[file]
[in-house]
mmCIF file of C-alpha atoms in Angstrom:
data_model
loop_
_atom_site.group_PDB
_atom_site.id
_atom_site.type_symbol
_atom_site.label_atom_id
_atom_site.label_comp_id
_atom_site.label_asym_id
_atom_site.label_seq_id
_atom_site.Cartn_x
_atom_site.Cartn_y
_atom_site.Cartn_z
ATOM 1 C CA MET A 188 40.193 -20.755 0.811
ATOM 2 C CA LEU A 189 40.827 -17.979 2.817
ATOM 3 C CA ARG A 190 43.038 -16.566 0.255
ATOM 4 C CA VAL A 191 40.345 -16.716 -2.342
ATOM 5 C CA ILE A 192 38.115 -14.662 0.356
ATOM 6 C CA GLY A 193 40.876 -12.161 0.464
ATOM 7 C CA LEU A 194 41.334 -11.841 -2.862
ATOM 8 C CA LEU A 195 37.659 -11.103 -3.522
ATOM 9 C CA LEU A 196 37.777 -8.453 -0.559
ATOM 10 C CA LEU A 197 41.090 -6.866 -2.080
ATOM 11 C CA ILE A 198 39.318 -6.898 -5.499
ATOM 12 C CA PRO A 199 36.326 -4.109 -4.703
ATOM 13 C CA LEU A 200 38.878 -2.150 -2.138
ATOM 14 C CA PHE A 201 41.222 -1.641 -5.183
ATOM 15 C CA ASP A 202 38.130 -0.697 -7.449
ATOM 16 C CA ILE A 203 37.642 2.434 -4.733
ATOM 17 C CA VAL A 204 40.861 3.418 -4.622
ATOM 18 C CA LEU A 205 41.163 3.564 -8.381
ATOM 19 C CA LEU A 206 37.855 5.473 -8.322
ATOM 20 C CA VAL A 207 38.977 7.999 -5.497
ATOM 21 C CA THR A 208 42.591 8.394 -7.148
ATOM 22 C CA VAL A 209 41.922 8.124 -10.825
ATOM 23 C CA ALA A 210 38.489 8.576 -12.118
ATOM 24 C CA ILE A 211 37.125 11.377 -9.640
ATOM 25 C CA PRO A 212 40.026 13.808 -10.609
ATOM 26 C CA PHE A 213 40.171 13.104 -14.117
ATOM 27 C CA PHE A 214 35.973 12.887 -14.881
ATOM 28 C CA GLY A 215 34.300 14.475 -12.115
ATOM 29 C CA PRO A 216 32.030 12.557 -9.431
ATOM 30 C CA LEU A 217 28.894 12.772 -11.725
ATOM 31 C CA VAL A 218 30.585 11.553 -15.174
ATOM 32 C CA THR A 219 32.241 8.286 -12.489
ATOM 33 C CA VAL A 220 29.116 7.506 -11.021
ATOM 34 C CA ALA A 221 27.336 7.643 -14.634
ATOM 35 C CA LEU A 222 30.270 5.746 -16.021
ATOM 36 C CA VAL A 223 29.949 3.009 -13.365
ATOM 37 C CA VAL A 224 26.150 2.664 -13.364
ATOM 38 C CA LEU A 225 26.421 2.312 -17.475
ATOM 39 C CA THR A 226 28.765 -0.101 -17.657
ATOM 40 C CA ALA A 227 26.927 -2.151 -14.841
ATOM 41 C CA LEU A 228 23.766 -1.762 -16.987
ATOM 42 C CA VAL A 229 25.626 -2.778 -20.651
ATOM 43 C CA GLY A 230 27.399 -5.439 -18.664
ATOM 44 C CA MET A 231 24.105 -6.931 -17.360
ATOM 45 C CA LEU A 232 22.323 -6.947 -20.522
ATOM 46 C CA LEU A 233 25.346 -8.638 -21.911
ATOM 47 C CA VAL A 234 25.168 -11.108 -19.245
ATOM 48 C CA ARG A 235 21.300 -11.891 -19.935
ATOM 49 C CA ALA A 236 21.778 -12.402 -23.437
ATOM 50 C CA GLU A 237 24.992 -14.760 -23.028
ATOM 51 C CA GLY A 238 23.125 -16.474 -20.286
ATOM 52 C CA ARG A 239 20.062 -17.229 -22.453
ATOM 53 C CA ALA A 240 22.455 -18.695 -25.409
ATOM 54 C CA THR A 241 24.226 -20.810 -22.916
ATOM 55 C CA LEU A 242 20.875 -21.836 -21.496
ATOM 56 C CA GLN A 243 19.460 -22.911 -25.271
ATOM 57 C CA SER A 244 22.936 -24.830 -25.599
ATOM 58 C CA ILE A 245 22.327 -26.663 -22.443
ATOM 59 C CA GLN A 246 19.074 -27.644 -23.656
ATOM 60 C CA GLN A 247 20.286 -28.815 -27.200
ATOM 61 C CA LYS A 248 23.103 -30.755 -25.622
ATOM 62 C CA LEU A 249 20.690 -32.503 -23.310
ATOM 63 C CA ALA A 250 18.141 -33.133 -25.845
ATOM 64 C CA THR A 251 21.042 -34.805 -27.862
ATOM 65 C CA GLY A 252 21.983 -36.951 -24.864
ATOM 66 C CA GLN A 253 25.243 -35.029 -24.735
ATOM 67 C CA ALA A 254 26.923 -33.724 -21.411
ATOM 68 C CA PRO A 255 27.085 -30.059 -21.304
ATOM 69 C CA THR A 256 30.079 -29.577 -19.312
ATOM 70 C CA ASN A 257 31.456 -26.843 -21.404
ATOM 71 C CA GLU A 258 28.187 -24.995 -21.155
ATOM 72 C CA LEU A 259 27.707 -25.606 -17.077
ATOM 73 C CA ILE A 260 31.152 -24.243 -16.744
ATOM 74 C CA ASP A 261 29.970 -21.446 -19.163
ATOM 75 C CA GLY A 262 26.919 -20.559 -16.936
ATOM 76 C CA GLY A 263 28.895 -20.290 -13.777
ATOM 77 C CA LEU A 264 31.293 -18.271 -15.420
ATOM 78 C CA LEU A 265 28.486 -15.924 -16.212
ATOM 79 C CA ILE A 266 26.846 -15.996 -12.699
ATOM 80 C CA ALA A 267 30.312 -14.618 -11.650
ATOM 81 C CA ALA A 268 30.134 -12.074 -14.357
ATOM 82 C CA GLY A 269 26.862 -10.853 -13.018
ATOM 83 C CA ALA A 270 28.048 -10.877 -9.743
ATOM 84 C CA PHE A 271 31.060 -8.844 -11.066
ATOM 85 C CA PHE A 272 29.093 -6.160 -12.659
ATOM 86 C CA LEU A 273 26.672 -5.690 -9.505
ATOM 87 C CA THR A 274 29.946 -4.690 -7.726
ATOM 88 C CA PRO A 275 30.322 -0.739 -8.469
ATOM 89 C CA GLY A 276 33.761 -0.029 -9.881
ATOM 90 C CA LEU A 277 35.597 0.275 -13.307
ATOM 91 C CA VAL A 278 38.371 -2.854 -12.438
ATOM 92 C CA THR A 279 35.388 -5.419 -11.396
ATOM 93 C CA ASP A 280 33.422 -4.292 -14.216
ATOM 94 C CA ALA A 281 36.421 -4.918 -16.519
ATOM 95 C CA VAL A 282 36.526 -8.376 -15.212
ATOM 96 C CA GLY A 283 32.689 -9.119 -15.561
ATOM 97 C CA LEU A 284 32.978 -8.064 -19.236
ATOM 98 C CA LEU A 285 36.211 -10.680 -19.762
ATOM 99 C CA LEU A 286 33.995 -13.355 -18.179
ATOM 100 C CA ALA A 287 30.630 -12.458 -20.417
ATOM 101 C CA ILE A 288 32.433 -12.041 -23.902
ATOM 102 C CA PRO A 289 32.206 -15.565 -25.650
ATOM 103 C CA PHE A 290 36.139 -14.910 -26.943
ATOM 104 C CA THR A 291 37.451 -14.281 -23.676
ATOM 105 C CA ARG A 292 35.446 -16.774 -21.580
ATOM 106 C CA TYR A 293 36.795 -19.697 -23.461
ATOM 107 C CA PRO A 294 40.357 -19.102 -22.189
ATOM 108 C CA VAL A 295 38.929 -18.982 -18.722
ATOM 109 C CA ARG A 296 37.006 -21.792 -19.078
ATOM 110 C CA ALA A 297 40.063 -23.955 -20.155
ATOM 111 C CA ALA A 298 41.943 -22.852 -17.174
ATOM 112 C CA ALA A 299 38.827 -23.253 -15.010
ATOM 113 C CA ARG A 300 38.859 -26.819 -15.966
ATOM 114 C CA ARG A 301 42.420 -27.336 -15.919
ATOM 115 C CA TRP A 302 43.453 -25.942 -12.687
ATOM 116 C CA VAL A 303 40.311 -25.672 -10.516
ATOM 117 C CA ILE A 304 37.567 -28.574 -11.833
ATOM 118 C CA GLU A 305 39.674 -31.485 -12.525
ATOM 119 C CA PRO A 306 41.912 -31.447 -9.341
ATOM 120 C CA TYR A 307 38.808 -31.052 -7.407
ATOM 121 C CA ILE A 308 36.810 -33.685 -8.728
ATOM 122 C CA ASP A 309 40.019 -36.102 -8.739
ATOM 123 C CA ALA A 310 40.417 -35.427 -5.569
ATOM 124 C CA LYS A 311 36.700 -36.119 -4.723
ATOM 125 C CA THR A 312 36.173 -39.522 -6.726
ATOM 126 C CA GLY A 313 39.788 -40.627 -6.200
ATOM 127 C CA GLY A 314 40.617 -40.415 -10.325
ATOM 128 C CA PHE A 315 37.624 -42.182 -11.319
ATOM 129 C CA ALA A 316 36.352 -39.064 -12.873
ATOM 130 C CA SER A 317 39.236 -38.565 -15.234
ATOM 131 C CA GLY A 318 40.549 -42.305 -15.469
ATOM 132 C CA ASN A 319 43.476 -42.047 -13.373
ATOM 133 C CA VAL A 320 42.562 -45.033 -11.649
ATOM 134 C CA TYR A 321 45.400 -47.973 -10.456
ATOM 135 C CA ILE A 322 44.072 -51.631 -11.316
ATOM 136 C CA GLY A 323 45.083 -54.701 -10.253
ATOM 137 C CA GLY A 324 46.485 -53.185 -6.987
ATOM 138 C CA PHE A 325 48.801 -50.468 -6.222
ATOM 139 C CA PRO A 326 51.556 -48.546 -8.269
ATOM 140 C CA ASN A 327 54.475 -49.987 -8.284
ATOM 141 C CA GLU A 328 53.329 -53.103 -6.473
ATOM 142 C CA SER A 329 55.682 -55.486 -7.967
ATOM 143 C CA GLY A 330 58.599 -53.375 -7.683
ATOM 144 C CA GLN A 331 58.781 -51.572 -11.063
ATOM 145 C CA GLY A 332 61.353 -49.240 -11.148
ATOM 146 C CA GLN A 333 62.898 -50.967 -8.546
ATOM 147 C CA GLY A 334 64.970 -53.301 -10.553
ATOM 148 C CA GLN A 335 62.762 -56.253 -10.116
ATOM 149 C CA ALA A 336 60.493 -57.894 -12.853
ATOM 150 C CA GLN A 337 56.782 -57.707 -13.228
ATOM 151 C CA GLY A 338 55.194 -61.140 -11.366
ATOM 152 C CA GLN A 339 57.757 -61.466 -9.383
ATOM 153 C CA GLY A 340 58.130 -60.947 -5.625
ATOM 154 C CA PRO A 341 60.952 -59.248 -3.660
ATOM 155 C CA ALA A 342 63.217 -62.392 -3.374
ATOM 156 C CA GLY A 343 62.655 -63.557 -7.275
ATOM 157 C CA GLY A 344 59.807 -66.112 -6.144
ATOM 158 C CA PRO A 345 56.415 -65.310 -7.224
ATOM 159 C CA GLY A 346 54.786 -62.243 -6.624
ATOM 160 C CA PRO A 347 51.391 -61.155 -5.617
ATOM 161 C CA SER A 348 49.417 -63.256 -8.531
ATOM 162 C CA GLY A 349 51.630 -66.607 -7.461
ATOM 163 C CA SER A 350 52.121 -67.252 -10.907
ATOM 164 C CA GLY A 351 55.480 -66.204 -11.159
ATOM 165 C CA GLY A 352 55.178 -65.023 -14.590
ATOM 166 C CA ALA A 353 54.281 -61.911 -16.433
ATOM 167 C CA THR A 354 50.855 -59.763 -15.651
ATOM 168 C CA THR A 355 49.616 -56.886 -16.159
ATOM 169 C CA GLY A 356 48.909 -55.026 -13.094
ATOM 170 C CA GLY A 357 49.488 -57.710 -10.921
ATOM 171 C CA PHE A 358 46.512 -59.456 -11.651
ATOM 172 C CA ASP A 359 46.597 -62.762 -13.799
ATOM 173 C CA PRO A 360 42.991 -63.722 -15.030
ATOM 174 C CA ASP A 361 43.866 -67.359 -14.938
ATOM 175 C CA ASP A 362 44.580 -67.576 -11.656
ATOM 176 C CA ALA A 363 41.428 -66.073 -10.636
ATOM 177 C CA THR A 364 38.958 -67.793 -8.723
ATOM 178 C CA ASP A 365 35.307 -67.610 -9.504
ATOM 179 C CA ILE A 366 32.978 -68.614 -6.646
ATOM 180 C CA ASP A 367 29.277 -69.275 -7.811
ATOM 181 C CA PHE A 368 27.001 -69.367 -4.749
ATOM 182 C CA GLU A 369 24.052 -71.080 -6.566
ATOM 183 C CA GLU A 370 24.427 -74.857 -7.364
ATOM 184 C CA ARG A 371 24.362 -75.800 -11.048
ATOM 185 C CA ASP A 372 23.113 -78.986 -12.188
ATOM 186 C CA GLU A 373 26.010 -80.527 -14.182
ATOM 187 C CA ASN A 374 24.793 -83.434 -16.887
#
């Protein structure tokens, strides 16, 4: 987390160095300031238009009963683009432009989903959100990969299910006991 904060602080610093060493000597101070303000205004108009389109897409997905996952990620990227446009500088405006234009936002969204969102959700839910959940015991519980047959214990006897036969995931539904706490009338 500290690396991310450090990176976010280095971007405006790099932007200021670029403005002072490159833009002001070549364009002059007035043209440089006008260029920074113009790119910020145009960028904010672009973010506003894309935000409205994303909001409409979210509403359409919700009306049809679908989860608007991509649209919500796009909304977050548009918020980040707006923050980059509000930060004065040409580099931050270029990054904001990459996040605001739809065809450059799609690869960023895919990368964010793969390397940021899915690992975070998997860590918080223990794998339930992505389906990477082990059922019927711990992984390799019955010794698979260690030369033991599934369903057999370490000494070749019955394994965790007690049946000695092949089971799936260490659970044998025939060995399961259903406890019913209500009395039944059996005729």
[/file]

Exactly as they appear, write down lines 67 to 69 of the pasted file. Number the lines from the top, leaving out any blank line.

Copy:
ATOM 53 C CA ALA A 240 22.455 -18.695 -25.409
ATOM 54 C CA THR A 241 24.226 -20.810 -22.916
ATOM 55 C CA LEU A 242 20.875 -21.836 -21.496